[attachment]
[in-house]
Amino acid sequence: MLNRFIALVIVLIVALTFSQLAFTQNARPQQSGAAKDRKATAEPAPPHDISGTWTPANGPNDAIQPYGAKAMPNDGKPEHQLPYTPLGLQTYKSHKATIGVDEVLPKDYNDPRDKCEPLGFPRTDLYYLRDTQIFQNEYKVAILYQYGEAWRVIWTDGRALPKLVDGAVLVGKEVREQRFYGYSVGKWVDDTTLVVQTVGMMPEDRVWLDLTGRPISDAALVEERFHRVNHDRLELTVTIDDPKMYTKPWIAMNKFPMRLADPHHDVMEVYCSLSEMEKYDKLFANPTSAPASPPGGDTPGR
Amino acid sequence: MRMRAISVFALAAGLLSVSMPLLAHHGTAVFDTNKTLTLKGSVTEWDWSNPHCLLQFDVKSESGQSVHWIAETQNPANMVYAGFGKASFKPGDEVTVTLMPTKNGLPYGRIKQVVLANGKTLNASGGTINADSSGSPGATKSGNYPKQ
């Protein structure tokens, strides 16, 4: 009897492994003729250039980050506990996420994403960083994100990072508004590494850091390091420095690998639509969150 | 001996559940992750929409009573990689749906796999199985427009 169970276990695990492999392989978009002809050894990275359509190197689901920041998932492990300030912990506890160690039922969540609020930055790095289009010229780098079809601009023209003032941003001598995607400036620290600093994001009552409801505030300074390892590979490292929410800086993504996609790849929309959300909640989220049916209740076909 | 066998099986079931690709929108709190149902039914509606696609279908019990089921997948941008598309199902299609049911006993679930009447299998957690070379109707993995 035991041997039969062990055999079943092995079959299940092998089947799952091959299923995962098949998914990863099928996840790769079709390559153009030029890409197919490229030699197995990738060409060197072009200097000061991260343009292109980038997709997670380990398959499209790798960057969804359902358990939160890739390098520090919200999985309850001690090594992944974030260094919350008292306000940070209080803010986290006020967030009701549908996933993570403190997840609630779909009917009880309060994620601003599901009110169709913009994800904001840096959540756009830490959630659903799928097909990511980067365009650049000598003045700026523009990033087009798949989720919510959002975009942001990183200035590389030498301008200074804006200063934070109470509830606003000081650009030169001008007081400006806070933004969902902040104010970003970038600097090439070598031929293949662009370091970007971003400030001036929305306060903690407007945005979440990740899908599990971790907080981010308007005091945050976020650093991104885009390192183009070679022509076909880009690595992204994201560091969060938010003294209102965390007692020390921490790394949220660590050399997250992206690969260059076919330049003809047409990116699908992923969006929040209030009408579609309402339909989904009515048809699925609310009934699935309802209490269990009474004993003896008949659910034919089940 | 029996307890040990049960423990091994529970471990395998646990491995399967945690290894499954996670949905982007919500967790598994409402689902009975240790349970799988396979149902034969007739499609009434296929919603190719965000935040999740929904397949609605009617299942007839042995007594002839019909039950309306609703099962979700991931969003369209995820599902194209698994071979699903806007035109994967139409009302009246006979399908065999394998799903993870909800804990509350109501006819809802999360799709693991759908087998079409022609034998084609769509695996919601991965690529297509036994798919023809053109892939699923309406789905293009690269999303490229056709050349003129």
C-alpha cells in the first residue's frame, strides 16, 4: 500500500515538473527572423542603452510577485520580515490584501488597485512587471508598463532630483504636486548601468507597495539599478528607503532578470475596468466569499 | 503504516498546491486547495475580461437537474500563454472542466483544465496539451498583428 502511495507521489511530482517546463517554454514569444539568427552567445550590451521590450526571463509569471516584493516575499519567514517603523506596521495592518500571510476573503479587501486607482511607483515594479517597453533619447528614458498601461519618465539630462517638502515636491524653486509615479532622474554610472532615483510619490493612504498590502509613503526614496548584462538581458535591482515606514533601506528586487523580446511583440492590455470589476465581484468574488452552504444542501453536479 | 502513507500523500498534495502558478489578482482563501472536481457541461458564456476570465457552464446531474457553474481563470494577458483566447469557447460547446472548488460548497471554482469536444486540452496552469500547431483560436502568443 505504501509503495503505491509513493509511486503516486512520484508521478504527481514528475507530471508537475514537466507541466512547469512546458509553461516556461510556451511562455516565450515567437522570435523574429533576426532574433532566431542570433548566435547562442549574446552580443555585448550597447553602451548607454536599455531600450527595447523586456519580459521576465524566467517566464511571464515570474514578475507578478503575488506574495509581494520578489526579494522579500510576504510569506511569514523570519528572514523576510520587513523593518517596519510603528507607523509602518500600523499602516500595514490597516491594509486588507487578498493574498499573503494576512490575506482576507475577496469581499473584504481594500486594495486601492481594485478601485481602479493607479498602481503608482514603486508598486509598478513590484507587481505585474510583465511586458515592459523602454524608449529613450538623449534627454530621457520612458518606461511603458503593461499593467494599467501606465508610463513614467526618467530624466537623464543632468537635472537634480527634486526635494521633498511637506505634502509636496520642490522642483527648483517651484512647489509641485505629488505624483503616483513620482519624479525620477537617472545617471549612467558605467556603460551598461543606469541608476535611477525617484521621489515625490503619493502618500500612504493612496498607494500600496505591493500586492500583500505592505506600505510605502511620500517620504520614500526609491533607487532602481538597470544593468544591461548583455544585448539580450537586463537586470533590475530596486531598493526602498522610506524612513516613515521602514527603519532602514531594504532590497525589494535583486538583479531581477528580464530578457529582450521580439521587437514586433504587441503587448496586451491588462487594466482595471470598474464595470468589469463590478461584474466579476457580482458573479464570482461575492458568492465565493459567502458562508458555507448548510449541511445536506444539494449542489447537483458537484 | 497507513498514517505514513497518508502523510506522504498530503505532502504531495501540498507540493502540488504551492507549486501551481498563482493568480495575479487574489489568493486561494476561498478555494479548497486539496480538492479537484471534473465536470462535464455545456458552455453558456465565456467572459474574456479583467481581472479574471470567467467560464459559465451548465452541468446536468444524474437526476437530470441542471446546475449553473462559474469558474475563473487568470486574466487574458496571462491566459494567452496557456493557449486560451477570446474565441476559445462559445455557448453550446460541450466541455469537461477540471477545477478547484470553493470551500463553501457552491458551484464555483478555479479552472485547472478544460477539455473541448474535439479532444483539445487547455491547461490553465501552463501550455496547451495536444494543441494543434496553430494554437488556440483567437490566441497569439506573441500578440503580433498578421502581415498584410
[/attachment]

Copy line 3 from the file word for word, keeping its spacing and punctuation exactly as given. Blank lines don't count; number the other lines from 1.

Amino acid sequence: MRMRAISVFALAAGLLSVSMPLLAHHGTAVFDTNKTLTLKGSVTEWDWSNPHCLLQFDVKSESGQSVHWIAETQNPANMVYAGFGKASFKPGDEVTVTLMPTKNGLPYGRIKQVVLANGKTLNASGGTINADSSGSPGATKSGNYPKQ